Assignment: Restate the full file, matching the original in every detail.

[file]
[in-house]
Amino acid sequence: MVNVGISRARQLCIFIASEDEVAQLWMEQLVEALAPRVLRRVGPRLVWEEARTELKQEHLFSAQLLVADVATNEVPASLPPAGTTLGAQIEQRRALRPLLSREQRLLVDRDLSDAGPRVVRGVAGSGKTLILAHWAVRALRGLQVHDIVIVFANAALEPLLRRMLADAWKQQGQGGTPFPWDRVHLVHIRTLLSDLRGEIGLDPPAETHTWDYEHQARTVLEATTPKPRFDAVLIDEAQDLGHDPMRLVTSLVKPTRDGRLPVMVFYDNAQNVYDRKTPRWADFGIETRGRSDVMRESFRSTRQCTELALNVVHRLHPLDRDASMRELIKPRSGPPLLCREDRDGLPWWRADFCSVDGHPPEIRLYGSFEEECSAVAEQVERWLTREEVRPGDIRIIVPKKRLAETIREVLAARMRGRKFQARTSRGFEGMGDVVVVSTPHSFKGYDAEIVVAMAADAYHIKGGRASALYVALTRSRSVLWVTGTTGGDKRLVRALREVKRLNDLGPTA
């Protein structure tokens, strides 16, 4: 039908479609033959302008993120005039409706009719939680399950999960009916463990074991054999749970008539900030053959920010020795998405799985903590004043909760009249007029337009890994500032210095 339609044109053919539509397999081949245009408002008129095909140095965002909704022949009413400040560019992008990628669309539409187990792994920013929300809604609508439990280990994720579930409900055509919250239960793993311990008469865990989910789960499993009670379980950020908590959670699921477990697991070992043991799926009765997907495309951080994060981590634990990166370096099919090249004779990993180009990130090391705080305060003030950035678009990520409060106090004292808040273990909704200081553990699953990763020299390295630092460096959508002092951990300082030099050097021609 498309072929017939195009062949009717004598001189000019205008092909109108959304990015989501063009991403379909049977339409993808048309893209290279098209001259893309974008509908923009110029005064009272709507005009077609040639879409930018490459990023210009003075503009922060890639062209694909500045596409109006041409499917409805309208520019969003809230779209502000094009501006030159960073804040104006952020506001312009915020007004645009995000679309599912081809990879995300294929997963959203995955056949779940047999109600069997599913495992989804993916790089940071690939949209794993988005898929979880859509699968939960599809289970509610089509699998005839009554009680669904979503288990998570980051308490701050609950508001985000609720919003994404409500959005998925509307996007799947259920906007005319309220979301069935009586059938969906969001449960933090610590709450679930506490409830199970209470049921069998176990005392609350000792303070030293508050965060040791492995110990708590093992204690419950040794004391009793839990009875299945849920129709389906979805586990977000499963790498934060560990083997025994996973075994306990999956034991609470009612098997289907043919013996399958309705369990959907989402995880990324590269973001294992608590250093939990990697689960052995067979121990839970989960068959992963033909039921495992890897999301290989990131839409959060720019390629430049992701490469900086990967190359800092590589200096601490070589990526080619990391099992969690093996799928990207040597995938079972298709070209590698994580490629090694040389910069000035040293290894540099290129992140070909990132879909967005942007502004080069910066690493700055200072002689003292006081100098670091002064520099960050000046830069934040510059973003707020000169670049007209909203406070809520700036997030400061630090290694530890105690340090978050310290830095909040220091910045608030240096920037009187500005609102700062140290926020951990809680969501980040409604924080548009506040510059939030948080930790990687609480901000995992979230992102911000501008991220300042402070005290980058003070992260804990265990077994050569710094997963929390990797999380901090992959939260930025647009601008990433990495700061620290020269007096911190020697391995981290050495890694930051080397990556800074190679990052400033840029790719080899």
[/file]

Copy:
[in-house]
Amino acid sequence: MVNVGISRARQLCIFIASEDEVAQLWMEQLVEALAPRVLRRVGPRLVWEEARTELKQEHLFSAQLLVADVATNEVPASLPPAGTTLGAQIEQRRALRPLLSREQRLLVDRDLSDAGPRVVRGVAGSGKTLILAHWAVRALRGLQVHDIVIVFANAALEPLLRRMLADAWKQQGQGGTPFPWDRVHLVHIRTLLSDLRGEIGLDPPAETHTWDYEHQARTVLEATTPKPRFDAVLIDEAQDLGHDPMRLVTSLVKPTRDGRLPVMVFYDNAQNVYDRKTPRWADFGIETRGRSDVMRESFRSTRQCTELALNVVHRLHPLDRDASMRELIKPRSGPPLLCREDRDGLPWWRADFCSVDGHPPEIRLYGSFEEECSAVAEQVERWLTREEVRPGDIRIIVPKKRLAETIREVLAARMRGRKFQARTSRGFEGMGDVVVVSTPHSFKGYDAEIVVAMAADAYHIKGGRASALYVALTRSRSVLWVTGTTGGDKRLVRALREVKRLNDLGPTA
């Protein structure tokens, strides 16, 4: 039908479609033959302008993120005039409706009719939680399950999960009916463990074991054999749970008539900030053959920010020795998405799985903590004043909760009249007029337009890994500032210095 339609044109053919539509397999081949245009408002008129095909140095965002909704022949009413400040560019992008990628669309539409187990792994920013929300809604609508439990280990994720579930409900055509919250239960793993311990008469865990989910789960499993009670379980950020908590959670699921477990697991070992043991799926009765997907495309951080994060981590634990990166370096099919090249004779990993180009990130090391705080305060003030950035678009990520409060106090004292808040273990909704200081553990699953990763020299390295630092460096959508002092951990300082030099050097021609 498309072929017939195009062949009717004598001189000019205008092909109108959304990015989501063009991403379909049977339409993808048309893209290279098209001259893309974008509908923009110029005064009272709507005009077609040639879409930018490459990023210009003075503009922060890639062209694909500045596409109006041409499917409805309208520019969003809230779209502000094009501006030159960073804040104006952020506001312009915020007004645009995000679309599912081809990879995300294929997963959203995955056949779940047999109600069997599913495992989804993916790089940071690939949209794993988005898929979880859509699968939960599809289970509610089509699998005839009554009680669904979503288990998570980051308490701050609950508001985000609720919003994404409500959005998925509307996007799947259920906007005319309220979301069935009586059938969906969001449960933090610590709450679930506490409830199970209470049921069998176990005392609350000792303070030293508050965060040791492995110990708590093992204690419950040794004391009793839990009875299945849920129709389906979805586990977000499963790498934060560990083997025994996973075994306990999956034991609470009612098997289907043919013996399958309705369990959907989402995880990324590269973001294992608590250093939990990697689960052995067979121990839970989960068959992963033909039921495992890897999301290989990131839409959060720019390629430049992701490469900086990967190359800092590589200096601490070589990526080619990391099992969690093996799928990207040597995938079972298709070209590698994580490629090694040389910069000035040293290894540099290129992140070909990132879909967005942007502004080069910066690493700055200072002689003292006081100098670091002064520099960050000046830069934040510059973003707020000169670049007209909203406070809520700036997030400061630090290694530890105690340090978050310290830095909040220091910045608030240096920037009187500005609102700062140290926020951990809680969501980040409604924080548009506040510059939030948080930790990687609480901000995992979230992102911000501008991220300042402070005290980058003070992260804990265990077994050569710094997963929390990797999380901090992959939260930025647009601008990433990495700061620290020269007096911190020697391995981290050495890694930051080397990556800074190679990052400033840029790719080899």